Letter | Published:

Chemical Properties of the Rare Gases

Nature volume 140, page 643 (09 October 1937) | Download Citation

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Abstract

IT is known that the rare gases argon, krypton and xenon give unstable chemical compounds with van der Waals bonds, namely, the hydrates. They have been obtained by compressing the gas over water at 0° C. In the case of argon, the crystals of the hydrate are formed at a partial pressure of argon of about 100 atm. I have already shown by an independent method1 that radon, too, forms a hydrate which is much more stable than those of other rare gases. Radon is easily held by crystals of sulphur dioxide hydrates, when they are formed from snow and sulphur dioxide below the eutectic point or recrystallized. The radon hydrate is isomorphous with the hydrate SO2.6H2O, as its distribution between the gaseous phase and the crystal obeys the Berthelot-Nernst law: the ratio Rn/SO2 in crystals is proportional to the corresponding ratio in the gas: where the constant D for Rn has the value 0·6.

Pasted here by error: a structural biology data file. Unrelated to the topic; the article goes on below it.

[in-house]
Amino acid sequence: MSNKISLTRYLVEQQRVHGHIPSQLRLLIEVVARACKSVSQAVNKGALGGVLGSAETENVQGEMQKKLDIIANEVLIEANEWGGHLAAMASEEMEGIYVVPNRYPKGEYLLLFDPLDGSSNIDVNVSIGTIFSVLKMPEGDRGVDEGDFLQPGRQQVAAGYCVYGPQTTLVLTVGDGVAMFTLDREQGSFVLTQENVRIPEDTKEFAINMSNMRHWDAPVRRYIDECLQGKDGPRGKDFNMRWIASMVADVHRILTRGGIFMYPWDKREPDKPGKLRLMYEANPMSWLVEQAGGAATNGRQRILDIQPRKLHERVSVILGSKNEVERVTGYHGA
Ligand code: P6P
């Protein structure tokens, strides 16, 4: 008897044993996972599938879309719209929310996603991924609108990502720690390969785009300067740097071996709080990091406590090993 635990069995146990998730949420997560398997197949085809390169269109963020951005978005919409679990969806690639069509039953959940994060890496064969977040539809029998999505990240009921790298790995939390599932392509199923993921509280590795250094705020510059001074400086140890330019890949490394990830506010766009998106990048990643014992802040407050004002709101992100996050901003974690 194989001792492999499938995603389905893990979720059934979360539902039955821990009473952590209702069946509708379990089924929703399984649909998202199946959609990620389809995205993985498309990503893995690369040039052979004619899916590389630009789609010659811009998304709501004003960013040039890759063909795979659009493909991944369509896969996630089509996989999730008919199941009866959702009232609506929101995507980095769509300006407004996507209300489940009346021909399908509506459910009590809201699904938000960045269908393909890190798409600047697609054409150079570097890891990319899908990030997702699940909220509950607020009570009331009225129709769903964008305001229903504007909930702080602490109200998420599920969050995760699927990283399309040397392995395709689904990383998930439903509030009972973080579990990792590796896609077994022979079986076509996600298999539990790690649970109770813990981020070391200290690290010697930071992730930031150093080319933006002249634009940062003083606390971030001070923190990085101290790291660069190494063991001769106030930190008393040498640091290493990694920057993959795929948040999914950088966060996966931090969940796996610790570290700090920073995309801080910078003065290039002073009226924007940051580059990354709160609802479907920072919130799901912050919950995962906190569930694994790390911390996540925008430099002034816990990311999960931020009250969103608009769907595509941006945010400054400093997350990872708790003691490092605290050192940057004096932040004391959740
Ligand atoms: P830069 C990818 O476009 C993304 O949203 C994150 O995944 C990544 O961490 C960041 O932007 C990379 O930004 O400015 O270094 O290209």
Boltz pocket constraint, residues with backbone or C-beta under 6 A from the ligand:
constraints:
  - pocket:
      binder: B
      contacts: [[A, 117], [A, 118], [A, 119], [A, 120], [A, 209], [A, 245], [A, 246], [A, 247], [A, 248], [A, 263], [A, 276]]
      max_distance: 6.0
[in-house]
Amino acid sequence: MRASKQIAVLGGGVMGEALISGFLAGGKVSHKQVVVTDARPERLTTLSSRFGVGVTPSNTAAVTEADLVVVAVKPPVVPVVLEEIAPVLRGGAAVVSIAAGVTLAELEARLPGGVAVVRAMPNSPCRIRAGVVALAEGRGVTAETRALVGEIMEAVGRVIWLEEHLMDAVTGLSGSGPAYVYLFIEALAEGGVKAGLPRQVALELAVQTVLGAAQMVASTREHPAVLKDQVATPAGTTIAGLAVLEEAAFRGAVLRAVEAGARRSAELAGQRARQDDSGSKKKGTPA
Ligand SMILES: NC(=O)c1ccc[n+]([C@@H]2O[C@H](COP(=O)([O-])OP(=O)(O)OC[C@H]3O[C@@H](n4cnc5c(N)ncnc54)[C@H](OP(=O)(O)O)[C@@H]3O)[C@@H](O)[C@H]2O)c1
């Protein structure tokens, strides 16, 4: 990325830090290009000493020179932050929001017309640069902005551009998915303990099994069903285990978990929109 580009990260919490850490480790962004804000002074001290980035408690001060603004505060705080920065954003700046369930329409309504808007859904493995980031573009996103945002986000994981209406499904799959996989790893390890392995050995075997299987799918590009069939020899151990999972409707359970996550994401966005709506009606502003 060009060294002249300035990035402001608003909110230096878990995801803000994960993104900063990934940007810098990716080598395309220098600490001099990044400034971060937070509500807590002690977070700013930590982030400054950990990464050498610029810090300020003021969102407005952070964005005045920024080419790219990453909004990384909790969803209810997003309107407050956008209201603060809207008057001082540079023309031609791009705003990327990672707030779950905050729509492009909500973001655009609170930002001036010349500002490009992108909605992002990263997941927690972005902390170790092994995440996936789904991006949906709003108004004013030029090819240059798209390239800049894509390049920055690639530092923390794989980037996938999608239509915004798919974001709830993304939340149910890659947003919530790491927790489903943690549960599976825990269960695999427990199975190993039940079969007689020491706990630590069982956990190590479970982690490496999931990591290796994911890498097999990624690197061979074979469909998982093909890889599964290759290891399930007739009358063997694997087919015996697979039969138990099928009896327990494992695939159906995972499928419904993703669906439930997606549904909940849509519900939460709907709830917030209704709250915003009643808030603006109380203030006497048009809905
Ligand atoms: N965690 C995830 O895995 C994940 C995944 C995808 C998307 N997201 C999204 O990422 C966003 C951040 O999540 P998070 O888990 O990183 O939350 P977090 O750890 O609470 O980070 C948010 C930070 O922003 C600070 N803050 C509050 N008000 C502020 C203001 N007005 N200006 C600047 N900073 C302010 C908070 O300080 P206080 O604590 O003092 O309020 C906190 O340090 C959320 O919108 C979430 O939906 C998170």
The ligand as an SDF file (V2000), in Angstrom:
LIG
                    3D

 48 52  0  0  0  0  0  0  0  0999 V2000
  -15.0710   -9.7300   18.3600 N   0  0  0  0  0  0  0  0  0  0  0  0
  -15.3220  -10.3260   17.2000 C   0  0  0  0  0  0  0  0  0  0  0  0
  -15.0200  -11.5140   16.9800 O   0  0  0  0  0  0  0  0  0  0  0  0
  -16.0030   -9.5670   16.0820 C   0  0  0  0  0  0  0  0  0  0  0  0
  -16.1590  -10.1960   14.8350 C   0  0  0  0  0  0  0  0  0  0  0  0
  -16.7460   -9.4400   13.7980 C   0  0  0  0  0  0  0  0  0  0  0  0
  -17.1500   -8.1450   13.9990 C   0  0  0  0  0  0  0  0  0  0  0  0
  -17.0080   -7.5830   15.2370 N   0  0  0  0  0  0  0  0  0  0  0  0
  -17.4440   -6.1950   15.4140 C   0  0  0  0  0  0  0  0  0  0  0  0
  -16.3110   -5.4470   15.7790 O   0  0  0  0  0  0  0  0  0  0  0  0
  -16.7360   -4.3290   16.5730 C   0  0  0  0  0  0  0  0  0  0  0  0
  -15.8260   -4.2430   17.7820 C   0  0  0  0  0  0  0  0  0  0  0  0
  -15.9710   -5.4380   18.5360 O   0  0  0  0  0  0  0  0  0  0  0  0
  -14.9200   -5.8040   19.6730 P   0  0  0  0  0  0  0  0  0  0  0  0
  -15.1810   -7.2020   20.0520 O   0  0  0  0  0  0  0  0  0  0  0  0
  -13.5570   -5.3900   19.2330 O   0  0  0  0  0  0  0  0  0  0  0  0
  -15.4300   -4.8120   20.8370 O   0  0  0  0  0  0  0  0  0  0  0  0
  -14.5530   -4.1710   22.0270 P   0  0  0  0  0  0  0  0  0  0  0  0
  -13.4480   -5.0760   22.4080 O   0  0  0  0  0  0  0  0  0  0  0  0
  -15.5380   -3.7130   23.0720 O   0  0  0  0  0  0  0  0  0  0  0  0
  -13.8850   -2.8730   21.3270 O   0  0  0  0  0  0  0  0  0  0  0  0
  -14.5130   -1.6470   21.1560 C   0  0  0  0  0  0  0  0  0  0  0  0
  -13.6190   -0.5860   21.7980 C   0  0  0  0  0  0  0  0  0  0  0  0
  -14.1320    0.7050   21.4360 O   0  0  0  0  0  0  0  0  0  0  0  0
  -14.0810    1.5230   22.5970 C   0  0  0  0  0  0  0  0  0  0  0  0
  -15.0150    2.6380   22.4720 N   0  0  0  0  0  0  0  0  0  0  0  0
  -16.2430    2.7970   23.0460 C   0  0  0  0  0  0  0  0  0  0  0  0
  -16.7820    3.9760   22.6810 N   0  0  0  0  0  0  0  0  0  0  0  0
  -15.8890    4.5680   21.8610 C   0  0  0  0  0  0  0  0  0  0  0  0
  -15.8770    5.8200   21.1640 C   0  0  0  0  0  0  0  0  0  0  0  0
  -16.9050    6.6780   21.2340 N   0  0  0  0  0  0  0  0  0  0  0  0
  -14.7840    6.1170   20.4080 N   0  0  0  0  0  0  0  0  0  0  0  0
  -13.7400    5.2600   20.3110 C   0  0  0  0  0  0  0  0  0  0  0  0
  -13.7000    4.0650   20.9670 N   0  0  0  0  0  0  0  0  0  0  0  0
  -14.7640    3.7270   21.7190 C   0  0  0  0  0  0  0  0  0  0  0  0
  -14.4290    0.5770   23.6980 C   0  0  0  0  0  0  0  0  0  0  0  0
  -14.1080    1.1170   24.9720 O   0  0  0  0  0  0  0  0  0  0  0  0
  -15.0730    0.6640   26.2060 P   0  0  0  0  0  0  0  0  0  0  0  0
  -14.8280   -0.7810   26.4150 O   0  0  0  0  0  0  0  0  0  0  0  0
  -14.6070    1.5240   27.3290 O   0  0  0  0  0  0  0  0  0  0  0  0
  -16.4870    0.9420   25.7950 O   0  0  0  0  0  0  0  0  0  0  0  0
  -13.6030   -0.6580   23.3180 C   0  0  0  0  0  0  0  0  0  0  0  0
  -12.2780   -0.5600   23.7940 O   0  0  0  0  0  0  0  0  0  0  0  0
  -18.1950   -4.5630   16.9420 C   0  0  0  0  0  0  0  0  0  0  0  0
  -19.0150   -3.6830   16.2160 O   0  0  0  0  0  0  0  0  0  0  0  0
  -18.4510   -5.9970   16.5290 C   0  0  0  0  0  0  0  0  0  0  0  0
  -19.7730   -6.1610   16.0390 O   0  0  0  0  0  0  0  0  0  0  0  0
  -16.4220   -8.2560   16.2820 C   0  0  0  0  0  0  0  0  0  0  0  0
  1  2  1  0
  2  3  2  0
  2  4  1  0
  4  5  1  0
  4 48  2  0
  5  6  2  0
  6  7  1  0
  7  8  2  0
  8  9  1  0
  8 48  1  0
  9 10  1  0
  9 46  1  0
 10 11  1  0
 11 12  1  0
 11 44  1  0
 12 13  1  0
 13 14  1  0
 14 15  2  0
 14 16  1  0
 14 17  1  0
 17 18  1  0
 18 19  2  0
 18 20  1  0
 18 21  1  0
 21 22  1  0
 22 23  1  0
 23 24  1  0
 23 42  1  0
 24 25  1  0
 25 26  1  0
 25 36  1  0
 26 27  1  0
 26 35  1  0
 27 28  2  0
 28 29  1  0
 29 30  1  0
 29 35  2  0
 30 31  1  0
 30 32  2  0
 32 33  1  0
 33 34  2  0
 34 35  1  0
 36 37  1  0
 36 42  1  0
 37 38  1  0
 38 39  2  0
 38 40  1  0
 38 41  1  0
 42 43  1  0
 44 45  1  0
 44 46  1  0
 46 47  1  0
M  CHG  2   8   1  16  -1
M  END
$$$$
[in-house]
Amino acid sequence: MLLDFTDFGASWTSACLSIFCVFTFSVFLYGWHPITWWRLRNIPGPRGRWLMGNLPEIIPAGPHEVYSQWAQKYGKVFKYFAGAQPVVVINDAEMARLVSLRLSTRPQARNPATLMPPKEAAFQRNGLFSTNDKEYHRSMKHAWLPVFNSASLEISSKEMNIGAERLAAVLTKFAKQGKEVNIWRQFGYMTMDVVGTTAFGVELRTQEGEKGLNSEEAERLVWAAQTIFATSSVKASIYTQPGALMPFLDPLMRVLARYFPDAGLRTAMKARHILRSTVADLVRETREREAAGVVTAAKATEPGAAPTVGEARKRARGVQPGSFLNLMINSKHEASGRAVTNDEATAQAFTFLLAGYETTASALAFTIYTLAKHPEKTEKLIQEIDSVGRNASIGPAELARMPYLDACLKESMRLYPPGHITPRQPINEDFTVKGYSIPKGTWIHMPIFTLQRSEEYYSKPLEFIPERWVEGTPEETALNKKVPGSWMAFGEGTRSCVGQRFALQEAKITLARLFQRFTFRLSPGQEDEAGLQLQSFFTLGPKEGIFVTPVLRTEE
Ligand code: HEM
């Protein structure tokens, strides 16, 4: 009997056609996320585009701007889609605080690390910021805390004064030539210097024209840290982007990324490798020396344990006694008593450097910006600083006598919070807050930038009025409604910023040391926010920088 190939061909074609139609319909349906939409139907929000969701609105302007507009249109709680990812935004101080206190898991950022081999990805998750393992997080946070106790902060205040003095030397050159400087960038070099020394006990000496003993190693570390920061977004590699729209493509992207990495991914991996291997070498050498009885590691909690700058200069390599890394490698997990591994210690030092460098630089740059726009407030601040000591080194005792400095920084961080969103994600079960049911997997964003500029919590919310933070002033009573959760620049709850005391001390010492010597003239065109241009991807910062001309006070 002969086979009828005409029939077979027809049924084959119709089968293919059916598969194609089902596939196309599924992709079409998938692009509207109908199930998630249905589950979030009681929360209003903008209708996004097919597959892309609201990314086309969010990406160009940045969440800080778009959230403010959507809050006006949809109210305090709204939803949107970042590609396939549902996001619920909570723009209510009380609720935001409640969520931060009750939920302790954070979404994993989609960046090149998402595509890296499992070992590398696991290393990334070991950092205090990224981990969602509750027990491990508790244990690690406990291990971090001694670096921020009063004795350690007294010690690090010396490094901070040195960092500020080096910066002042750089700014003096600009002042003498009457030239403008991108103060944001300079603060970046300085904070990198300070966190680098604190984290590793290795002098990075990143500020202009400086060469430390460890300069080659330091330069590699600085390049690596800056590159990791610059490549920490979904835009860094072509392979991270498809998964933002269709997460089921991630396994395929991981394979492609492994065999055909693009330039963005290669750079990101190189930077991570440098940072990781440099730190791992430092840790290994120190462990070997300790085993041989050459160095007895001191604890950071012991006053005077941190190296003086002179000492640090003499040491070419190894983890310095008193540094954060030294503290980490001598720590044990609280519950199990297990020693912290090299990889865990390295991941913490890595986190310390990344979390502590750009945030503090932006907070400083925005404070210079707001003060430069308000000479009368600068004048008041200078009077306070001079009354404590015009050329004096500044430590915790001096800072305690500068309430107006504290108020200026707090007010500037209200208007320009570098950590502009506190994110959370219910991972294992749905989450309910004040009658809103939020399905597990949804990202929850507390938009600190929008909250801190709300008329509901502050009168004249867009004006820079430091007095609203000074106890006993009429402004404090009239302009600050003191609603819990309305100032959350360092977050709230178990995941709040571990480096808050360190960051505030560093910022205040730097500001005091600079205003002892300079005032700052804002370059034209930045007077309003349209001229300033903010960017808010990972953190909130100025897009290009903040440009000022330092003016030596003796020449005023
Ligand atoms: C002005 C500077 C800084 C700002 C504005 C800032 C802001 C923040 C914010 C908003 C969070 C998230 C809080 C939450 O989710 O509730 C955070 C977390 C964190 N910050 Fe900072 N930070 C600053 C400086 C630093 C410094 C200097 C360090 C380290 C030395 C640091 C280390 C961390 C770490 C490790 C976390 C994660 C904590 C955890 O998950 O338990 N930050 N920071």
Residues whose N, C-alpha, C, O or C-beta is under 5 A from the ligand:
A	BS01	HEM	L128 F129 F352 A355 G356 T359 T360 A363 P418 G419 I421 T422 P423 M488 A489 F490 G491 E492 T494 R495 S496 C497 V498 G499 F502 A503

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References

  1. 1.

    , Z. anorg. allg. Chem., 227, 81 (1936).

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Affiliations

  1. State Radium Institute, Leningrad. Aug. 26.

    • B. A. NIKITIN

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DOI

https://doi.org/10.1038/140643a0

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